The Mastercard Foundation has announced that it will deploy $1.3 billion over the next three years in partnership with the Africa Centres for Disease Control and Prevention (Africa CDC) to save the lives and livelihoods of millions of people in Africa and hasten the economic recovery of the continent.
The Saving Lives and Livelihoods initiative will acquire vaccines for at least 50 million people, support the delivery of vaccinations to millions more across the continent, lay the groundwork for vaccine manufacturing in Africa through a focus on human capital development, and strengthen the Africa CDC.
“Ensuring equitable access and delivery of vaccines across Africa is urgent. This initiative is about valuing all lives and accelerating the economic recovery of the continent,” said Reeta Roy, President and CEO of the Mastercard Foundation.
“In the process, this initiative will catalyze work opportunities in the health sector and beyond as part of our Young Africa Works strategy,” she added.
The African Union’s goal as set out in the African COVID-19 Vaccine Development and Access Strategy is to vaccinate at least 60 percent of its population – approximately 750 million people or the entire adult population of the continent – by the end of 2022. To date, less than two percent of Africans have received at least one vaccine dose.
The new partnership builds on the efforts of the COVID-19 Vaccines Global Access facility (COVAX), the COVID-19 African Vaccine Acquisition Task Team (AVATT), and the global community to expand access to vaccines across Africa. The number of vaccines available to Africa represents a small portion of the global supply and the financial costs to purchase, deliver, and administer vaccines remain significant. The Africa CDC is calling on governments, global funders, the private sector, and others to help meet this goal.
“Ensuring inclusivity in vaccine access, and building Africa’s capacity to manufacture its own vaccines, is not just good for the continent, it’s the only sustainable path out of the pandemic and into a health-secure future,” said Dr. John Nkengasong, Director of the Africa CDC.
“This partnership with the Mastercard Foundation is a bold step towards establishing a New Public Health Order for Africa, and we welcome other actors to join this historic journey.”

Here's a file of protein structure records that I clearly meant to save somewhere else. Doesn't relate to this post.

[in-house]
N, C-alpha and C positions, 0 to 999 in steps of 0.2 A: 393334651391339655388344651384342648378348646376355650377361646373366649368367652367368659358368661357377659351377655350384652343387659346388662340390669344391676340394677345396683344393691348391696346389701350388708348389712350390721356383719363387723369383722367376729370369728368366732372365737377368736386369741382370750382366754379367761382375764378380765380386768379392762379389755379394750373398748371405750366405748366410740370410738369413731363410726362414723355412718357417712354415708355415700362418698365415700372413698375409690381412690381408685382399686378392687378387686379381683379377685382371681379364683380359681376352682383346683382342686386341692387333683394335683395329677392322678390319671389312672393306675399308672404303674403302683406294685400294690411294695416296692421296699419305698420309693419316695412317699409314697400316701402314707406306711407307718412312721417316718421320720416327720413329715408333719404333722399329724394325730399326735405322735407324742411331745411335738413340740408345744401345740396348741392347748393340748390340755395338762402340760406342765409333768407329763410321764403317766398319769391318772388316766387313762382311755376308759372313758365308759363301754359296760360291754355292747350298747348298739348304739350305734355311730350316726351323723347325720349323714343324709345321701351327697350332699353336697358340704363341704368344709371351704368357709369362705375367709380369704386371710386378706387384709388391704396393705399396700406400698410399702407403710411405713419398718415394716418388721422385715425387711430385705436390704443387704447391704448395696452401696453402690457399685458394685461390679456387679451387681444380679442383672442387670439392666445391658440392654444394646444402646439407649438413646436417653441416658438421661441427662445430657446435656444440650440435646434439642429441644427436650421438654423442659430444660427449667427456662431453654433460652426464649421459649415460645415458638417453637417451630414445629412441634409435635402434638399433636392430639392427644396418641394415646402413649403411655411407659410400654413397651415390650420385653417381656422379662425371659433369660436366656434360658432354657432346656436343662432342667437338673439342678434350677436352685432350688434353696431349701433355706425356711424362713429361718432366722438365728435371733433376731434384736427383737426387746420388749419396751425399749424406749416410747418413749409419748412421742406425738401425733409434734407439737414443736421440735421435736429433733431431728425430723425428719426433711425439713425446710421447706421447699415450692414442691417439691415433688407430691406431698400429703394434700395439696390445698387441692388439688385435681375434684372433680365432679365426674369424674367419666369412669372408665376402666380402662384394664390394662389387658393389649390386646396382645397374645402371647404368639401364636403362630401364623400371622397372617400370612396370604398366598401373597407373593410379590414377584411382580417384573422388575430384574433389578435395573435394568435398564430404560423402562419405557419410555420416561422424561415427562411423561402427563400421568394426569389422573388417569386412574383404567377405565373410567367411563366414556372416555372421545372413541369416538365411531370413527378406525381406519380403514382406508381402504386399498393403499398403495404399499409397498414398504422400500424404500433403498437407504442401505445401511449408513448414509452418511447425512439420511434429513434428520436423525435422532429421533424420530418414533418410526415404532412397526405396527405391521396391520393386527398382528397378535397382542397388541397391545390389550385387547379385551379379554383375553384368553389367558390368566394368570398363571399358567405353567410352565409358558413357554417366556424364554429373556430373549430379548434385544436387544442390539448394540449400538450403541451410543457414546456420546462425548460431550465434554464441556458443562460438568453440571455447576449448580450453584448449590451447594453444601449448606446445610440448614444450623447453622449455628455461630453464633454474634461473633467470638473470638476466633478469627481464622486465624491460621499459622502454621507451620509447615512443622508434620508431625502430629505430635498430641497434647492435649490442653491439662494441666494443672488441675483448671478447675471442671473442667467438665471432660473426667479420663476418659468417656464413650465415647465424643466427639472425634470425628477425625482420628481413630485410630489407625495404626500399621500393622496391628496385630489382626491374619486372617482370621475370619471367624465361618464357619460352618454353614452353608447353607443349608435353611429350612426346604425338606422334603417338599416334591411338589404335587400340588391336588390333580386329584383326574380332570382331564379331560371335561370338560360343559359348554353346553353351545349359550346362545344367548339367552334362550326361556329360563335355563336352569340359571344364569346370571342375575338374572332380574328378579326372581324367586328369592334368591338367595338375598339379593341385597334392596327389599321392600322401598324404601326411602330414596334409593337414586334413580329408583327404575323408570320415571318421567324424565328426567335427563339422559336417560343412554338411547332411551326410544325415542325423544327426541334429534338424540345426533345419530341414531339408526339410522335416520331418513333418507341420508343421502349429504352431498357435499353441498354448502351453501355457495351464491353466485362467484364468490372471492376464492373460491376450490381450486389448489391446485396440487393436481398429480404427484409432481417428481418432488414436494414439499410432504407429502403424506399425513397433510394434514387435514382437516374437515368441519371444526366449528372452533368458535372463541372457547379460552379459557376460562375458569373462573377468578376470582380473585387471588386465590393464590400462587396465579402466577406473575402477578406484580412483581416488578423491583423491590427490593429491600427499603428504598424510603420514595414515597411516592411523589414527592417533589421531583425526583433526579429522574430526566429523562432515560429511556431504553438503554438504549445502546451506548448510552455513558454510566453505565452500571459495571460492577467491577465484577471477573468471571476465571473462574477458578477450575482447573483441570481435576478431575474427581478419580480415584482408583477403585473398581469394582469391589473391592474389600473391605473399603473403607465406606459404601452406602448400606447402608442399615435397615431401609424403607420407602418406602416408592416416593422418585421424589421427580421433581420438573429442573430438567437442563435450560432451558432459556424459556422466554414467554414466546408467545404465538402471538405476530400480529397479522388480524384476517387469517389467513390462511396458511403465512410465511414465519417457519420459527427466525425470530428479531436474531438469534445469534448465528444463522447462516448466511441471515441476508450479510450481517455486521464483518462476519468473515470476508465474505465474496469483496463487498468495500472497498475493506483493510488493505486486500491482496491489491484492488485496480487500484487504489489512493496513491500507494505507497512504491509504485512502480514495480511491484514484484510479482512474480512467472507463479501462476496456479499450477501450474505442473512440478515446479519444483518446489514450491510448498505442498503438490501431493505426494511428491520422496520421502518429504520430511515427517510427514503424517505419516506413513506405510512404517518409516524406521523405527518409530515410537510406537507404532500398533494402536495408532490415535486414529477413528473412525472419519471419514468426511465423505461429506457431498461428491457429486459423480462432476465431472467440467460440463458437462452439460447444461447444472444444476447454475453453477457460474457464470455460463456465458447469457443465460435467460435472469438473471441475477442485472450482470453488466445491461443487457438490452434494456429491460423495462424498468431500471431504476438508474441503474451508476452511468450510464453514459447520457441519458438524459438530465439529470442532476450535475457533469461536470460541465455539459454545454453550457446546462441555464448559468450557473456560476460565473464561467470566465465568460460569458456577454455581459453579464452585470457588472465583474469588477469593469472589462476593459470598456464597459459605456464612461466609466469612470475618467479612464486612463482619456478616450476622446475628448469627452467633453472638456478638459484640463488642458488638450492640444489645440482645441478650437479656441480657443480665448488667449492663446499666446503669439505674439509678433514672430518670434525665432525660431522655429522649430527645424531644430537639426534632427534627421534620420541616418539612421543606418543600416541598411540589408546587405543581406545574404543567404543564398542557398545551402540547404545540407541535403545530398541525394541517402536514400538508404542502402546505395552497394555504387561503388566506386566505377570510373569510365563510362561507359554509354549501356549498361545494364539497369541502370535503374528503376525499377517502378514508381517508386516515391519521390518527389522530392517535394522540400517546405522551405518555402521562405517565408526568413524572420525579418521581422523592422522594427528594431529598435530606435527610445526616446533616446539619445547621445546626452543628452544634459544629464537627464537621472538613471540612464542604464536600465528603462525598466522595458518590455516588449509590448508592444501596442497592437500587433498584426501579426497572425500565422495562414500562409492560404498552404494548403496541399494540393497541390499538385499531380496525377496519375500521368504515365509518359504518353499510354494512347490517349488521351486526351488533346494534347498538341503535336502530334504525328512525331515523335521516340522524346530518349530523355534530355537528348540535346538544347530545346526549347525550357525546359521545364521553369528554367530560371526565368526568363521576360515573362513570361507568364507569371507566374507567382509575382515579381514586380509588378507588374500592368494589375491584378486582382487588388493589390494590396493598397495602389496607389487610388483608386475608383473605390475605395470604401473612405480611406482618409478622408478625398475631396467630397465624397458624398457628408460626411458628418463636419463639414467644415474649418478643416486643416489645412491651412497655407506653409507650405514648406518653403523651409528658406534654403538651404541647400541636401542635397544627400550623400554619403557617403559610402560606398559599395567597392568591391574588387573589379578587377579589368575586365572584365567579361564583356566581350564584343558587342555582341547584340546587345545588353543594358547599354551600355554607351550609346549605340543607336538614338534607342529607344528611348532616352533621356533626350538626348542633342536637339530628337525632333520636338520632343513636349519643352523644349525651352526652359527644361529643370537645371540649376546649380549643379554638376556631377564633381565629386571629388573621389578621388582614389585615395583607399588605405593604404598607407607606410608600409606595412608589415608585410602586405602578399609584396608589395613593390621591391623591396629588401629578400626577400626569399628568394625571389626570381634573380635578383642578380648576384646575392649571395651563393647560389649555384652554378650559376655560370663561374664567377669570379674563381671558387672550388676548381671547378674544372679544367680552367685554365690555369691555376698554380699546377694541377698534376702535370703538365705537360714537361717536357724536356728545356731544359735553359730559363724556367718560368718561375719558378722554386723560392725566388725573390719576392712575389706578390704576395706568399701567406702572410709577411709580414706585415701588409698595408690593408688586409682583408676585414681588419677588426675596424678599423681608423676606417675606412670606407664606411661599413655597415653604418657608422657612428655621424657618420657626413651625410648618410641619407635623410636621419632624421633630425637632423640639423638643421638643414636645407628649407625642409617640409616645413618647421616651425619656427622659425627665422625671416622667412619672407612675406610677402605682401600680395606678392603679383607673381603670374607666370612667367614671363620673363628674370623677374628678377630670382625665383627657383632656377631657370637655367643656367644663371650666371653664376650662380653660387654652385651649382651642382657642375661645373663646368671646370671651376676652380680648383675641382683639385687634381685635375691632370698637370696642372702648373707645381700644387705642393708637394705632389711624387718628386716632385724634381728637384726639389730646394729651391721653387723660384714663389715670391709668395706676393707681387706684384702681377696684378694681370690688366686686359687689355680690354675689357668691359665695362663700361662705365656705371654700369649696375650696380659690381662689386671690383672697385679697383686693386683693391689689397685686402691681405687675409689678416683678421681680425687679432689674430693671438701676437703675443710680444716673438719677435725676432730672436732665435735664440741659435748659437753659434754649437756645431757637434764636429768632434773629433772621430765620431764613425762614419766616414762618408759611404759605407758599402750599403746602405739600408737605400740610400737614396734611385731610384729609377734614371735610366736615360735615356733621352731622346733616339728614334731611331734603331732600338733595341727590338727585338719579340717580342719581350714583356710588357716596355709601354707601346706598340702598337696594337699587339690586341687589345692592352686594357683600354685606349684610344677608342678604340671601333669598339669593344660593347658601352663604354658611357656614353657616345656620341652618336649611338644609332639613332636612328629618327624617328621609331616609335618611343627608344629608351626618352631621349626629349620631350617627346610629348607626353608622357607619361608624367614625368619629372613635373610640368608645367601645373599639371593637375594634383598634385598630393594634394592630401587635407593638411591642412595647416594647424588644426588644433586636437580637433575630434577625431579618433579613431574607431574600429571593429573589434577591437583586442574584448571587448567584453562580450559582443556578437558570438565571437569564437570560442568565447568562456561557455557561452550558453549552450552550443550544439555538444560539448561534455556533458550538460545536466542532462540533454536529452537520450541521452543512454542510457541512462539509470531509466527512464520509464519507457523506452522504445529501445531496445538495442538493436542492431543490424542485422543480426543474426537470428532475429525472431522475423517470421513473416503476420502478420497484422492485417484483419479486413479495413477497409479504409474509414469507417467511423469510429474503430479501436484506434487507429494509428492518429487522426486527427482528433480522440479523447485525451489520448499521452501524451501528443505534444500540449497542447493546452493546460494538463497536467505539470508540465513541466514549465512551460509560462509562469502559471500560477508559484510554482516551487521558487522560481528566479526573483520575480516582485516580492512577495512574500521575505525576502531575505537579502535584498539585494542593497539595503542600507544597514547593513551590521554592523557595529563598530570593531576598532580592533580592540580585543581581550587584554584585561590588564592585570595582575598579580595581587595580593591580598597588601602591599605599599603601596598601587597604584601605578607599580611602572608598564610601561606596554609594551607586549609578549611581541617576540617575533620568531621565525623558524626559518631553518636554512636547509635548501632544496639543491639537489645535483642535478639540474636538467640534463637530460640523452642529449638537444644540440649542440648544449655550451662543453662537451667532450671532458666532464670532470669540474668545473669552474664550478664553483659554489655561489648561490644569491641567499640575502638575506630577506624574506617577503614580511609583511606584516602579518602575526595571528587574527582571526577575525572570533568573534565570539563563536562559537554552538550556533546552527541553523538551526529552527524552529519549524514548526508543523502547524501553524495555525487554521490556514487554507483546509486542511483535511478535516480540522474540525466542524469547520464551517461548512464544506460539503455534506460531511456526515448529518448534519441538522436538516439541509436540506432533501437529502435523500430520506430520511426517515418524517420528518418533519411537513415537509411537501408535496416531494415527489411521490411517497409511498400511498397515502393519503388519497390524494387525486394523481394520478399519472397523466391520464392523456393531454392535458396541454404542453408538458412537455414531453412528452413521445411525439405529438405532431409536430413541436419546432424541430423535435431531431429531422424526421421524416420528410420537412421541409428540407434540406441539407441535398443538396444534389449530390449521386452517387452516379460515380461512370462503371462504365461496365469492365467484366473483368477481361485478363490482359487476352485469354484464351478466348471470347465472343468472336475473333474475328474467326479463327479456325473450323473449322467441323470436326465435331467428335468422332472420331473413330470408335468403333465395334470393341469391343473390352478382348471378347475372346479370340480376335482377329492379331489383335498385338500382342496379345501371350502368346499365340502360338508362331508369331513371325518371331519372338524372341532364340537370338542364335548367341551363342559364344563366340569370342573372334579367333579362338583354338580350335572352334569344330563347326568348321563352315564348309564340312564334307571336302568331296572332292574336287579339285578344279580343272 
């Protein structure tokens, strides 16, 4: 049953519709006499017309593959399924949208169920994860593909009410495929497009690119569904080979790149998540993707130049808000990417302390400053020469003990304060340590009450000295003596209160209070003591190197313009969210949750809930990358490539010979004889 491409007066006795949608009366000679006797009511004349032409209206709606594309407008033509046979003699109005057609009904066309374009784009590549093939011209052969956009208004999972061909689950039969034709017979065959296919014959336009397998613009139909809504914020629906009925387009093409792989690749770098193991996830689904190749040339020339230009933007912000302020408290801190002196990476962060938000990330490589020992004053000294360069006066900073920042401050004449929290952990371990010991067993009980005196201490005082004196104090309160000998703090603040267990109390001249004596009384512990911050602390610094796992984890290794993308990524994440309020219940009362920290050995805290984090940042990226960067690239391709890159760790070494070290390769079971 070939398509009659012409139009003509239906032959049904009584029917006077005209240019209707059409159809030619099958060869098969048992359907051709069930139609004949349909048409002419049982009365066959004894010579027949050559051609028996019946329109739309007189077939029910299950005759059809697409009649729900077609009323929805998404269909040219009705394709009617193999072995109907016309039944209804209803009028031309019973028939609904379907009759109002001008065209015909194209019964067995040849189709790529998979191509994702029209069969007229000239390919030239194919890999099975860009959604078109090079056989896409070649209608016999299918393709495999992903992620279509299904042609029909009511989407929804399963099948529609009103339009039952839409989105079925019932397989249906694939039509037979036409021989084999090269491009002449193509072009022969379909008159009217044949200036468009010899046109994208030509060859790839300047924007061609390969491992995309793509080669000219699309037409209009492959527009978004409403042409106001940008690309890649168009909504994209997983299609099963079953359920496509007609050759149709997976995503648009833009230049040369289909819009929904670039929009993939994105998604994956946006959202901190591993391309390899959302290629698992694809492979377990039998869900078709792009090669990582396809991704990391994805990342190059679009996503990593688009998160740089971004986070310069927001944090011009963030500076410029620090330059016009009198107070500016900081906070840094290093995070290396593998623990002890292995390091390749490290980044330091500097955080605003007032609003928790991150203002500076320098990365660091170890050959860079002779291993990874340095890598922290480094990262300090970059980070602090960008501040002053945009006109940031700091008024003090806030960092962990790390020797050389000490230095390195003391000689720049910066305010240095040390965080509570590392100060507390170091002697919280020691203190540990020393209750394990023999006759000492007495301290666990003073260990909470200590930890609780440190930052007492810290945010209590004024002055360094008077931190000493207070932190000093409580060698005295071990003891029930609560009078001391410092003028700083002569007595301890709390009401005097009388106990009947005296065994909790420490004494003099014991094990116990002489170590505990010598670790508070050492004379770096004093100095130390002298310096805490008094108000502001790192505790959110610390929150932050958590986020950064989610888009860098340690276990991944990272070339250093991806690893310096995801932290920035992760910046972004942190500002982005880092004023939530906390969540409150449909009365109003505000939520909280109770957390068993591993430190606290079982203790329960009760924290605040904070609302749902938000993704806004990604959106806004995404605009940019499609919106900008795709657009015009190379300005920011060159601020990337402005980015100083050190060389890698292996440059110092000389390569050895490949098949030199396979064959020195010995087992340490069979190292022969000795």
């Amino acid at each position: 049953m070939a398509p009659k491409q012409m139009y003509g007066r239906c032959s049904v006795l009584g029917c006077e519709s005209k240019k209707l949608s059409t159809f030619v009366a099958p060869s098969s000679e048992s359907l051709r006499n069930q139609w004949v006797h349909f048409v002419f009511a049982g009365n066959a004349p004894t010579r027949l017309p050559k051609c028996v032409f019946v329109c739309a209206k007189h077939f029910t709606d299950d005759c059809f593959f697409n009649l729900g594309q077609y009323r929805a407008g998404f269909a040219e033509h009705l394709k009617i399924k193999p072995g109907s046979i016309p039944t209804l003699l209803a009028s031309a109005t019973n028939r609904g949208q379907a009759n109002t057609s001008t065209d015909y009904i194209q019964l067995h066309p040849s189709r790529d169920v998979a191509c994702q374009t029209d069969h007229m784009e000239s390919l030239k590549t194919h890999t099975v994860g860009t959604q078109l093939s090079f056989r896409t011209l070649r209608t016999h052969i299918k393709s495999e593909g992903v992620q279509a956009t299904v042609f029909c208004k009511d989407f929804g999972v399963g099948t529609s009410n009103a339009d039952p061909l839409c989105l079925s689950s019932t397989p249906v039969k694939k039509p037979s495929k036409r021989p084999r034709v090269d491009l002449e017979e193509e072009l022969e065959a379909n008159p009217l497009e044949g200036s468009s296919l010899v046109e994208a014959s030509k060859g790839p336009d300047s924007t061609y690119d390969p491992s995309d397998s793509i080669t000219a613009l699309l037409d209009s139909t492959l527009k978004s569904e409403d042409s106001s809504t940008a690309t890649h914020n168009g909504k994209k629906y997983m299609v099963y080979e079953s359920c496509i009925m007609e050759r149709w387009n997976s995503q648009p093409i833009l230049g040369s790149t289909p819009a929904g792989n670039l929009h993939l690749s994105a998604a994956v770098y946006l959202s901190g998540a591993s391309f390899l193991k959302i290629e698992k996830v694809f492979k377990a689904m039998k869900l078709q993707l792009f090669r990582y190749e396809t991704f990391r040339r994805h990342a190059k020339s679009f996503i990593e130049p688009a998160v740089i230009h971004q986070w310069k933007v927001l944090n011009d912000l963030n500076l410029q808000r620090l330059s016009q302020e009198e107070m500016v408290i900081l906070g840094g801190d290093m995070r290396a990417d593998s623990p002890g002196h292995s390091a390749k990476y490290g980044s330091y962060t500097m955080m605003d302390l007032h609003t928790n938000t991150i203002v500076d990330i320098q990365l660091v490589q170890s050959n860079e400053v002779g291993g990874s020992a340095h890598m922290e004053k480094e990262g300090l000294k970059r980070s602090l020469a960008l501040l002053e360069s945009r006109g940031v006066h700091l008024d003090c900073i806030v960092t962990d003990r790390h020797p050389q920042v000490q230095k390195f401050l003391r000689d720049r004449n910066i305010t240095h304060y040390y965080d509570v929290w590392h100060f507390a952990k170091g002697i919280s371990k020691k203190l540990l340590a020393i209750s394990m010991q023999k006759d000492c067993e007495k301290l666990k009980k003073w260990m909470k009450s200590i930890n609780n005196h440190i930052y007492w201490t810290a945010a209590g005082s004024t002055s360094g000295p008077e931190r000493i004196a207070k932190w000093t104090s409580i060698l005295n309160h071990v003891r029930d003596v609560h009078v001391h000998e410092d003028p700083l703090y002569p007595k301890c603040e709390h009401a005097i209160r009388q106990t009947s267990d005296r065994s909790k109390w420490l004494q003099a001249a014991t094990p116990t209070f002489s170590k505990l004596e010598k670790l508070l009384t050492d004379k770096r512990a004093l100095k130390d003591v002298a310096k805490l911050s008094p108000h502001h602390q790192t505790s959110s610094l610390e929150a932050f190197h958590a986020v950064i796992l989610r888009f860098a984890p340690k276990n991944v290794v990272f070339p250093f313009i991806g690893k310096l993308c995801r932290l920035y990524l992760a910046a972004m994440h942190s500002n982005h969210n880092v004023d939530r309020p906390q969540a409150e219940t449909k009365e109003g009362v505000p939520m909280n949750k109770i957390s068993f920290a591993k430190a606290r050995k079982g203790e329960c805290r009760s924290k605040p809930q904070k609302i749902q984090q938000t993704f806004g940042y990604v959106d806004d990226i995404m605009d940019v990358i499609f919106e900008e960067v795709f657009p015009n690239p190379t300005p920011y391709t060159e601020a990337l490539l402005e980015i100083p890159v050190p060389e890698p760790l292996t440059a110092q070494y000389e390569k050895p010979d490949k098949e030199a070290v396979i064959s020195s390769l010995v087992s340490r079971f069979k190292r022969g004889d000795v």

In 2020, Africa faced its first economic recession in 25 years due to the pandemic. The African Development Bank has warned that COVID-19 could reverse hard-won gains in poverty reduction over the past two decades and drive 39 million people into extreme poverty in 2021. Widespread vaccination is recognized as being critical to the economic recovery of African countries.
The initiative builds on an earlier collaboration between the Mastercard Foundation and the Africa CDC to expand access to testing kits and enhance surveillance capacity in Africa. Through the Foundation’s support, the Africa CDC’s Partnership to Accelerate COVID-19 Testing (PACT) deployed nearly two million COVID-19 tests and more than 12,000 trained health care workers and rapid responders across Africa. In total, the PACT has enabled over 47 million COVID-19 tests across the continent.
About Mastercard Foundation
The Mastercard Foundation is a Canadian foundation and one of the largest in the world with more than $39 billion in assets. The Foundation was created in 2006 through the generosity of Mastercard when it became a public company. Since its inception, the Foundation has operated independently of the company. The Foundation’s policies, operations, and program decisions are determined by its Board.
About Africa Centres for Disease Control and Prevention (Africa CDC)
Africa CDC is a specialized technical institution of the African Union that strengthens the capacity and capability of Africa’s public health institutions as well as partnerships to detect and respond quickly and effectively to disease threats and outbreaks, based on data-driven interventions and programs.